John Harvard Distinguished Science Fellowship


The John Harvard Distinguished Science Fellowship is an exciting new program to recruit outstanding young scientists, often straight out of a doctorate, to work as independent researchers affiliated with Harvard Faculty of Arts and Sciences departments in the life sciences and physical sciences. This program is part of an university-wide initiative in integrative sciences. Our members combine an array of theoretical and empirical approaches and span a wide range of disciplines, including biology, chemistry, physics, earth sciences, astronomy, engineering, computer science, and statistics.

Program Details

Every Fellow will receive competitive pay and startup funding. Fellows will have many opportunities to interact with each other as well as other research fellows at Harvard, and will also be encouraged to teach small courses in their fields of expertise. In addition, each Fellow will have the support of a mentoring committee consisting of three faculty members interested in that fellow's field of research.


We are especially interested in versatile candidates with broad-ranging scientific interests and a taste for collaboration. To that end, we are looking to appoint fellows in two areas: the Life Sciences, and the Physical Sciences.

Life Sciences

​The initial term for each Fellowship in the Life Sciences is three years, and carries an expectation of extension by a further two years. Each Fellow appointed in the Life Sciences will receive internal funding for a lab group of up to three people and will be affiliated with one of the following Faculty of Arts and Sciences departments: Molecular and Cellular Biology, Stem Cell and Regenerative Biology, Organismic and Evolutionary Biology, or Human Evolutionary Biology.

Physical Sciences

The term for each Fellowship in the Physical Sciences is three years. Each fellow appointed in the Physical Sciences will be affiliated with one of the following Faculty of Arts and Sciences departments: Chemistry and Chemical Biology, Physics, Earth and Planetary Sciences, Astronomy, and Statistics.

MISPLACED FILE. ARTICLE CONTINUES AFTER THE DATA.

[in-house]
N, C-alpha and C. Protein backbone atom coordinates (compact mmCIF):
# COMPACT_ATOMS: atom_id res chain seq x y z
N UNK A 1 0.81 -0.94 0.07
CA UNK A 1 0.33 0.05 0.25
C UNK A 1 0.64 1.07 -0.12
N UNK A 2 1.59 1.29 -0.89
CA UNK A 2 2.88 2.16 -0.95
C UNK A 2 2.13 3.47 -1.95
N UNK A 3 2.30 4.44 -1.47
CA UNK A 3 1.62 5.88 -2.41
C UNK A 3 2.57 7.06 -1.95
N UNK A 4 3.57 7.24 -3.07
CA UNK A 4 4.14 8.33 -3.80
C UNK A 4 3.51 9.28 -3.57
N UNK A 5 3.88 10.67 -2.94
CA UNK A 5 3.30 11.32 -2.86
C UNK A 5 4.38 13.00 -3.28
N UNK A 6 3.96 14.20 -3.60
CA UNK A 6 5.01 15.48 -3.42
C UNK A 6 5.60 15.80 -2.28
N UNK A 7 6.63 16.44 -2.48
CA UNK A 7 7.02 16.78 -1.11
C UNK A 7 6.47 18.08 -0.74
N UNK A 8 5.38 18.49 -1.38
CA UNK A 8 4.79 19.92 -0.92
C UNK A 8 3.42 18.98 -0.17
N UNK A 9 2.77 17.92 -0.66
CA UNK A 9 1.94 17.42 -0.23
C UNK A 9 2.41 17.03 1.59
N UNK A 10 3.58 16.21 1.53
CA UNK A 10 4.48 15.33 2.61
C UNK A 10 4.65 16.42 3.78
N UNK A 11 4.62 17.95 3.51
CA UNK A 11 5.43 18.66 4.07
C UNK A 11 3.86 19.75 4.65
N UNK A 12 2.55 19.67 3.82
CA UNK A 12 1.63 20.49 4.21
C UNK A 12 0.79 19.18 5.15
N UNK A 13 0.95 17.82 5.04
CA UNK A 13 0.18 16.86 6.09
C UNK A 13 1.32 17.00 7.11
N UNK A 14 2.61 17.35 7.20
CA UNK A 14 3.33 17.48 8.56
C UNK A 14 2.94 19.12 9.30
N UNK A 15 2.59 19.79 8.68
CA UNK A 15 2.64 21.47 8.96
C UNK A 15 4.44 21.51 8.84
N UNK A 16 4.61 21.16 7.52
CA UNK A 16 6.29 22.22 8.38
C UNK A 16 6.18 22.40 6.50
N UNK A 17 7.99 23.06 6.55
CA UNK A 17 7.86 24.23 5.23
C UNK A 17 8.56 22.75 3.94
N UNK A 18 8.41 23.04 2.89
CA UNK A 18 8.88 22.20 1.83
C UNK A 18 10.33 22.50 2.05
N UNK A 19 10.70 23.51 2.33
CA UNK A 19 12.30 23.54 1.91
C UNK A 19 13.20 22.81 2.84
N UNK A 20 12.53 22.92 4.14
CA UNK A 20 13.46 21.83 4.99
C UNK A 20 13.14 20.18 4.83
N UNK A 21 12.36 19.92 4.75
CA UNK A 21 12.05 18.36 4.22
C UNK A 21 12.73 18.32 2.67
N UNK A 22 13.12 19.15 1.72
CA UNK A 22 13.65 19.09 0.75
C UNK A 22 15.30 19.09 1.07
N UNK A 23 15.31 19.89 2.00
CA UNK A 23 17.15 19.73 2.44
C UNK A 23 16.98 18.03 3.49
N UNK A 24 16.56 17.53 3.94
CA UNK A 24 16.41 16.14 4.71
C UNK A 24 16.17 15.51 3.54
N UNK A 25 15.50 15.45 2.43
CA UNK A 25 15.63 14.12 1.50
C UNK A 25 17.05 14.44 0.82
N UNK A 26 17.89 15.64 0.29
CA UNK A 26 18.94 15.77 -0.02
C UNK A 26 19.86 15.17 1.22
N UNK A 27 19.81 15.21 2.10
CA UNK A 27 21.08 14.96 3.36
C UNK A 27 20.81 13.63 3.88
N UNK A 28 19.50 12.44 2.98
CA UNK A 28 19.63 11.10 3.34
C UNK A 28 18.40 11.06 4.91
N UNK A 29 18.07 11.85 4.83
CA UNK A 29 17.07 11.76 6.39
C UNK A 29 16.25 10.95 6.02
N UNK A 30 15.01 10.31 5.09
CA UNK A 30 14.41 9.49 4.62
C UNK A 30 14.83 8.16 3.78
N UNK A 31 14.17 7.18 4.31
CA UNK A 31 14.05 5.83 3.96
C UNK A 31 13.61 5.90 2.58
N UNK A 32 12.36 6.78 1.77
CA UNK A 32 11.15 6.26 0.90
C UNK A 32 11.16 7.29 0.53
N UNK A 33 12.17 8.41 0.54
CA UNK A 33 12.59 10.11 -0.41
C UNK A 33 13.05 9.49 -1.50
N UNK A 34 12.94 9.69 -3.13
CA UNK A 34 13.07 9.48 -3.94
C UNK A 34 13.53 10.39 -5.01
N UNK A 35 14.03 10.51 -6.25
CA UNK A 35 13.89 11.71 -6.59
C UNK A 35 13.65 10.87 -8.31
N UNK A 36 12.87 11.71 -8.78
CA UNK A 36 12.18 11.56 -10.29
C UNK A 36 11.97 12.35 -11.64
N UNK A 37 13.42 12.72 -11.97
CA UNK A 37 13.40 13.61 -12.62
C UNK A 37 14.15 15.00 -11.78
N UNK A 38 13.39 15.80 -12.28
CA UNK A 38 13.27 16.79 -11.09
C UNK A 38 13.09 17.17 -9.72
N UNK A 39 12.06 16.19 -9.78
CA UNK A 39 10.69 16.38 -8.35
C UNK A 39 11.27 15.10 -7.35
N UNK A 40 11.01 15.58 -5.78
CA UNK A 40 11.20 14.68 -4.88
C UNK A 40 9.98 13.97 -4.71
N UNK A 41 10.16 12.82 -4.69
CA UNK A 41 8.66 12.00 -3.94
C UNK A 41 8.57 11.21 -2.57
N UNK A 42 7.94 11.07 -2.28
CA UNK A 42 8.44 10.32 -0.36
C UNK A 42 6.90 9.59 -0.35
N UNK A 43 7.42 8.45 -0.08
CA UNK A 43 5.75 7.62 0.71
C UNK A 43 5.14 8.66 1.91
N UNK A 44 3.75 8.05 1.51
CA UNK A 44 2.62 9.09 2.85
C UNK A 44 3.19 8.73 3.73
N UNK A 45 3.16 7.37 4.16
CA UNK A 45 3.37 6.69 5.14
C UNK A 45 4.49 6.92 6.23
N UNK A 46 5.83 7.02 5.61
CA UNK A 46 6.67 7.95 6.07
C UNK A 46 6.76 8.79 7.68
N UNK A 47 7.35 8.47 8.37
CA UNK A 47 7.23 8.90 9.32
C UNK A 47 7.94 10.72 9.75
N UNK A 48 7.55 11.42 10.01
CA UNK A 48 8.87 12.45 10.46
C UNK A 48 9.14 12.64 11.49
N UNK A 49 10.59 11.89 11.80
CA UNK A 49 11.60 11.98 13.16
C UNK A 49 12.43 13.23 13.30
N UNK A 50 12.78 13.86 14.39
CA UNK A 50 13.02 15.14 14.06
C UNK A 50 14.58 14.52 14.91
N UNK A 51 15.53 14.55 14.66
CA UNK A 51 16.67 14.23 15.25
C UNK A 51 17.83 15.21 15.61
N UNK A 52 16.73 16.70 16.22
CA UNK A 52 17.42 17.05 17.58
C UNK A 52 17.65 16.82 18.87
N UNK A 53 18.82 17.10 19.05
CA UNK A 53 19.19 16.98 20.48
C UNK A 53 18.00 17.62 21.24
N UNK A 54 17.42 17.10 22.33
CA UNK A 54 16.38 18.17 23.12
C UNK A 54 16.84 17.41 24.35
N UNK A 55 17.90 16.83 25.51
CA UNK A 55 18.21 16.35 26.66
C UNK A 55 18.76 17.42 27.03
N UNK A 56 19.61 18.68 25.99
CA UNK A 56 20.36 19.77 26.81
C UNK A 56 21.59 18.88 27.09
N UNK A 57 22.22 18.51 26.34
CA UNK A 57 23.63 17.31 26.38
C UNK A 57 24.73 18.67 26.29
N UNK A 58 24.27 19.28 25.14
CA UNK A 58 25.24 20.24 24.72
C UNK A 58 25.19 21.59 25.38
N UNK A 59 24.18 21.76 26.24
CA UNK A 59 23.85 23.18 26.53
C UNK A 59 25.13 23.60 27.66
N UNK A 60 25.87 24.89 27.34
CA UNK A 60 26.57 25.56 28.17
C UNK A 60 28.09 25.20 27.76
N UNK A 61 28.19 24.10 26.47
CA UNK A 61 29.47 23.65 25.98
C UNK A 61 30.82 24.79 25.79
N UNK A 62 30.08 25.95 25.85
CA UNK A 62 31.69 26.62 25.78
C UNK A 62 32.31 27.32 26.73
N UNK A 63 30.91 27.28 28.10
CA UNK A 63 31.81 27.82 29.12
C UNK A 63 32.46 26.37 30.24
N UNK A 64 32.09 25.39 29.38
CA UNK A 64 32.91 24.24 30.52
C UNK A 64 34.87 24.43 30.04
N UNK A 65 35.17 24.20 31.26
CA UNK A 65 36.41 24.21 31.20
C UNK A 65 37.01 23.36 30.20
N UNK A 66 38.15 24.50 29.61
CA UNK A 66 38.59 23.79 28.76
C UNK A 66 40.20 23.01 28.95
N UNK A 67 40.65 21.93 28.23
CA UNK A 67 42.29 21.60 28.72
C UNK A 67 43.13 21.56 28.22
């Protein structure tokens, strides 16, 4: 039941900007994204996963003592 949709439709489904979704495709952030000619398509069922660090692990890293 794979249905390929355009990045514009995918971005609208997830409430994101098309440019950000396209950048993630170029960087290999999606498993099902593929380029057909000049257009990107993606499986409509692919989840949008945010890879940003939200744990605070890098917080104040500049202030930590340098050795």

We will be accepting materials for the current application cycle for two life scientists one of which has an interest in imaging, until it closes on April 17, 2017; terms for Fellows appointed in the current cycle are expected to begin in the Fall of/late 2017. Candidates should have received or expect to receive their PhD within 12 months of their appointment or between September 2016 to December 2016.

The application form can be found at the following URL:


Each applicant should submit a CV, a summary of previous research accomplishments (of length up to two pages), up to three publications, and a research proposal (of length up to five pages); each document should be submitted in PDF format.

During the application process, you will also be asked to provide the names and email addresses of at least three referees, each of whom will be asked to submit a letter of recommendation to us. Instructions for upload of the letters will be sent via system-generated email once the other components of your application have been submitted. Three letters of recommendation are required, and your application will not be considered complete until at least three letters have been received.

Applications from women and minority candidates are strongly encouraged. Harvard University is an equal opportunity employer and all qualified applicants will receive consideration for employment without regard to race, color, religion, sex, national origin, disability status, protected veteran status, or any other characteristic protected by law.​

We will continue to hire new Fellows as existing Fellows move on to faculty positions. For inquiries or to nominate someone you think would be an outstanding candidate for this fellowship, please email the Program Director, Andrew Murray, at

Past Fellows: Where Are They Now?

Steven Altschuler -- University of California, San Francisco
Yaakov Benenson -- ETH Zurich
John Calarco -- University of Toronto
Duccio Cavalieri -- Center for Research and Innovation, Edmund Mach Foundation
Irene Chen -- University of California, Santa Barbara
Allan Drummond -- University of Chicago
Rachel Dutton -- University of California, San Diego
Kevin Foster -- University of Oxford
Hans Hofmann -- University of Texas, Austin
Suckjoon Jun -- University of California, San Diego
Roy Kishony -- Technion, Israel Institute of Technology
Marcus Kronforst -- University of Chicago
Michael Laub -- MIT
Gavin MacBeath -- Harvard Medical School
Christine Queitsch -- University of Washington
Sharad Ramanathan -- Harvard University
Ollie Rando -- University of Massachusetts
Aviv Regev -- MIT
Katherina Ribbeck -- MIT
Kurt Thorn -- University of California, San Francisco
Peter Turnbaugh -- University of California, San Francisco
Kevin Vestrepen -- University of Leuven
Lani Wu -- University of California, San Francisco